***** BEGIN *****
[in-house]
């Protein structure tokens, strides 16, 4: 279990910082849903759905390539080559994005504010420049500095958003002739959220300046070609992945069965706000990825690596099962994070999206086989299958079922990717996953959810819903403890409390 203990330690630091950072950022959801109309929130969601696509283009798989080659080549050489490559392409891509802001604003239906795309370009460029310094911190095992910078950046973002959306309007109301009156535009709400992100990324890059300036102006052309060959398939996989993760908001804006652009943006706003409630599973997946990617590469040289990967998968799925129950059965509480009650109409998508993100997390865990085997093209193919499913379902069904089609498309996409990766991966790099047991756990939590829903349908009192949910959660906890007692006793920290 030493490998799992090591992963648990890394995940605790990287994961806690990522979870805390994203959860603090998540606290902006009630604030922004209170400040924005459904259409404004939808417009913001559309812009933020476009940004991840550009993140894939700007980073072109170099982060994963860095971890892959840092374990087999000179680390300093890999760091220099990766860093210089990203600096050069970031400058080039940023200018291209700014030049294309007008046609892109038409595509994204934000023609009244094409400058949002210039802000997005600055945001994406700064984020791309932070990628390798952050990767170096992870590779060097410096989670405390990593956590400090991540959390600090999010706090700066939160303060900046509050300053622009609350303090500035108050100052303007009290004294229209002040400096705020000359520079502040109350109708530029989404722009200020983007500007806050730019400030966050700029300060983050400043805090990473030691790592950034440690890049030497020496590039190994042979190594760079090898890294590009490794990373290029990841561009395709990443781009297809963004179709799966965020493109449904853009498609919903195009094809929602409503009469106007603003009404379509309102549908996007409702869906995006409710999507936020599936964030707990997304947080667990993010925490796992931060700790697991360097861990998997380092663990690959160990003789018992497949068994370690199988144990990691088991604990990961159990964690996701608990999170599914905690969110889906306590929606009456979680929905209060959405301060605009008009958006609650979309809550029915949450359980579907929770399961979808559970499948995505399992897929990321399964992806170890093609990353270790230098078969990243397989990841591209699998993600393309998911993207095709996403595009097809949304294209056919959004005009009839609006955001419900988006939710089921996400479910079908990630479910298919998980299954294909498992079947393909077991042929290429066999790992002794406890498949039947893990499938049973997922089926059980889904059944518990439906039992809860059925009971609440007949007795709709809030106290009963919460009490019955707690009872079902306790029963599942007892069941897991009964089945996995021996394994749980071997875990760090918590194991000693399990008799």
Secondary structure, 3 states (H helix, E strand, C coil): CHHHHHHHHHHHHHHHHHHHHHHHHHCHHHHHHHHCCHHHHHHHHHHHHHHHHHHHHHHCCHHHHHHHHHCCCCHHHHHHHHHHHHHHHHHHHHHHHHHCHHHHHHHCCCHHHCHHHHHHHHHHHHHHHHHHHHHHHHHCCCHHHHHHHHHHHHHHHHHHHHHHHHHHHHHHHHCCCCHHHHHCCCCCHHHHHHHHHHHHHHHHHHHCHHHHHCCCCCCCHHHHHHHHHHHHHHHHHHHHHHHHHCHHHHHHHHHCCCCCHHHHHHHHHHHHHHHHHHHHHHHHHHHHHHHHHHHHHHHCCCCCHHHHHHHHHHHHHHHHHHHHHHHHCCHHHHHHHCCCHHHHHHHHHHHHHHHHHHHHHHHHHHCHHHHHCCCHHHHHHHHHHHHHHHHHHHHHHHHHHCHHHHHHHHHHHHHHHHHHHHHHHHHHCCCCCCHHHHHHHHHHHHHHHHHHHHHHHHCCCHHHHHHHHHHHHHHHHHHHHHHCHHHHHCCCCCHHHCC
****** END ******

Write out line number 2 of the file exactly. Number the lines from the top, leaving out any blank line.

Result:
């Protein structure tokens, strides 16, 4: 279990910082849903759905390539080559994005504010420049500095958003002739959220300046070609992945069965706000990825690596099962994070999206086989299958079922990717996953959810819903403890409390 203990330690630091950072950022959801109309929130969601696509283009798989080659080549050489490559392409891509802001604003239906795309370009460029310094911190095992910078950046973002959306309007109301009156535009709400992100990324890059300036102006052309060959398939996989993760908001804006652009943006706003409630599973997946990617590469040289990967998968799925129950059965509480009650109409998508993100997390865990085997093209193919499913379902069904089609498309996409990766991966790099047991756990939590829903349908009192949910959660906890007692006793920290 030493490998799992090591992963648990890394995940605790990287994961806690990522979870805390994203959860603090998540606290902006009630604030922004209170400040924005459904259409404004939808417009913001559309812009933020476009940004991840550009993140894939700007980073072109170099982060994963860095971890892959840092374990087999000179680390300093890999760091220099990766860093210089990203600096050069970031400058080039940023200018291209700014030049294309007008046609892109038409595509994204934000023609009244094409400058949002210039802000997005600055945001994406700064984020791309932070990628390798952050990767170096992870590779060097410096989670405390990593956590400090991540959390600090999010706090700066939160303060900046509050300053622009609350303090500035108050100052303007009290004294229209002040400096705020000359520079502040109350109708530029989404722009200020983007500007806050730019400030966050700029300060983050400043805090990473030691790592950034440690890049030497020496590039190994042979190594760079090898890294590009490794990373290029990841561009395709990443781009297809963004179709799966965020493109449904853009498609919903195009094809929602409503009469106007603003009404379509309102549908996007409702869906995006409710999507936020599936964030707990997304947080667990993010925490796992931060700790697991360097861990998997380092663990690959160990003789018992497949068994370690199988144990990691088991604990990961159990964690996701608990999170599914905690969110889906306590929606009456979680929905209060959405301060605009008009958006609650979309809550029915949450359980579907929770399961979808559970499948995505399992897929990321399964992806170890093609990353270790230098078969990243397989990841591209699998993600393309998911993207095709996403595009097809949304294209056919959004005009009839609006955001419900988006939710089921996400479910079908990630479910298919998980299954294909498992079947393909077991042929290429066999790992002794406890498949039947893990499938049973997922089926059980889904059944518990439906039992809860059925009971609440007949007795709709809030106290009963919460009490019955707690009872079902306790029963599942007892069941897991009964089945996995021996394994749980071997875990760090918590194991000693399990008799």